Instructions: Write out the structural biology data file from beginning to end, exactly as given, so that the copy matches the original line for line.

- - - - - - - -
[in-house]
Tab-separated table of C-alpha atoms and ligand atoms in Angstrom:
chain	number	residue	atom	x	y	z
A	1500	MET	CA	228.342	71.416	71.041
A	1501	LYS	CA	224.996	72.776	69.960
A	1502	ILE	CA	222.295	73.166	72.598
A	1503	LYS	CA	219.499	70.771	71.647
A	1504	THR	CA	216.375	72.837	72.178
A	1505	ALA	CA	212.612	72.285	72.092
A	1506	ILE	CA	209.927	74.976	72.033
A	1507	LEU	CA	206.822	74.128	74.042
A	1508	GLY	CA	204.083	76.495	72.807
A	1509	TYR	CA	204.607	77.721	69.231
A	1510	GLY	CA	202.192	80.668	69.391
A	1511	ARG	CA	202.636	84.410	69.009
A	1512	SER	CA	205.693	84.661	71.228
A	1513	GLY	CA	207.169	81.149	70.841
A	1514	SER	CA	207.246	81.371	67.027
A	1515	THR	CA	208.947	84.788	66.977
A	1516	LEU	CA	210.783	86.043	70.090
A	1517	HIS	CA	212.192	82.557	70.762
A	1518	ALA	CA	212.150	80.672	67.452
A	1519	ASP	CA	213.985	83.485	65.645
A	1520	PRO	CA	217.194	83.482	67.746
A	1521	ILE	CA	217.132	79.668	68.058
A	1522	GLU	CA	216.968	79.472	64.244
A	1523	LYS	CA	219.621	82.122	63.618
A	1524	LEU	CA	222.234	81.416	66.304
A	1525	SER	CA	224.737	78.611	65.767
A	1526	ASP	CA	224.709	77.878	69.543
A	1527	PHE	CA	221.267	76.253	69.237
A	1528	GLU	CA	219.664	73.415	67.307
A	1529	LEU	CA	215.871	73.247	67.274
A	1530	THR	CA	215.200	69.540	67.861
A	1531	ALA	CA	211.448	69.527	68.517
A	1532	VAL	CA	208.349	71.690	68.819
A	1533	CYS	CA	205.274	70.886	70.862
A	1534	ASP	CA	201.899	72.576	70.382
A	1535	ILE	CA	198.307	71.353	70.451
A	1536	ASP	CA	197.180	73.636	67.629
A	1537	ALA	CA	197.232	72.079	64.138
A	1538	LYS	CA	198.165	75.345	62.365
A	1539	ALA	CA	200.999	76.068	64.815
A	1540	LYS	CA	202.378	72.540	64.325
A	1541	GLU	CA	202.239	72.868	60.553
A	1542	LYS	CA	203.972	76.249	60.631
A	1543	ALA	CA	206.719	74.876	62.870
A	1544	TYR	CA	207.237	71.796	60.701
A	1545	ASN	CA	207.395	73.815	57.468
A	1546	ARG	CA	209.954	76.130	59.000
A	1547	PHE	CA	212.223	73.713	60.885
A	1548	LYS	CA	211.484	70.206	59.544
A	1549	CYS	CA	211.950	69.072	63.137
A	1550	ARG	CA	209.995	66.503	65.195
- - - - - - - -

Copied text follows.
[in-house]
Tab-separated table of C-alpha atoms and ligand atoms in Angstrom:
chain	number	residue	atom	x	y	z
A	1500	MET	CA	228.342	71.416	71.041
A	1501	LYS	CA	224.996	72.776	69.960
A	1502	ILE	CA	222.295	73.166	72.598
A	1503	LYS	CA	219.499	70.771	71.647
A	1504	THR	CA	216.375	72.837	72.178
A	1505	ALA	CA	212.612	72.285	72.092
A	1506	ILE	CA	209.927	74.976	72.033
A	1507	LEU	CA	206.822	74.128	74.042
A	1508	GLY	CA	204.083	76.495	72.807
A	1509	TYR	CA	204.607	77.721	69.231
A	1510	GLY	CA	202.192	80.668	69.391
A	1511	ARG	CA	202.636	84.410	69.009
A	1512	SER	CA	205.693	84.661	71.228
A	1513	GLY	CA	207.169	81.149	70.841
A	1514	SER	CA	207.246	81.371	67.027
A	1515	THR	CA	208.947	84.788	66.977
A	1516	LEU	CA	210.783	86.043	70.090
A	1517	HIS	CA	212.192	82.557	70.762
A	1518	ALA	CA	212.150	80.672	67.452
A	1519	ASP	CA	213.985	83.485	65.645
A	1520	PRO	CA	217.194	83.482	67.746
A	1521	ILE	CA	217.132	79.668	68.058
A	1522	GLU	CA	216.968	79.472	64.244
A	1523	LYS	CA	219.621	82.122	63.618
A	1524	LEU	CA	222.234	81.416	66.304
A	1525	SER	CA	224.737	78.611	65.767
A	1526	ASP	CA	224.709	77.878	69.543
A	1527	PHE	CA	221.267	76.253	69.237
A	1528	GLU	CA	219.664	73.415	67.307
A	1529	LEU	CA	215.871	73.247	67.274
A	1530	THR	CA	215.200	69.540	67.861
A	1531	ALA	CA	211.448	69.527	68.517
A	1532	VAL	CA	208.349	71.690	68.819
A	1533	CYS	CA	205.274	70.886	70.862
A	1534	ASP	CA	201.899	72.576	70.382
A	1535	ILE	CA	198.307	71.353	70.451
A	1536	ASP	CA	197.180	73.636	67.629
A	1537	ALA	CA	197.232	72.079	64.138
A	1538	LYS	CA	198.165	75.345	62.365
A	1539	ALA	CA	200.999	76.068	64.815
A	1540	LYS	CA	202.378	72.540	64.325
A	1541	GLU	CA	202.239	72.868	60.553
A	1542	LYS	CA	203.972	76.249	60.631
A	1543	ALA	CA	206.719	74.876	62.870
A	1544	TYR	CA	207.237	71.796	60.701
A	1545	ASN	CA	207.395	73.815	57.468
A	1546	ARG	CA	209.954	76.130	59.000
A	1547	PHE	CA	212.223	73.713	60.885
A	1548	LYS	CA	211.484	70.206	59.544
A	1549	CYS	CA	211.950	69.072	63.137
A	1550	ARG	CA	209.995	66.503	65.195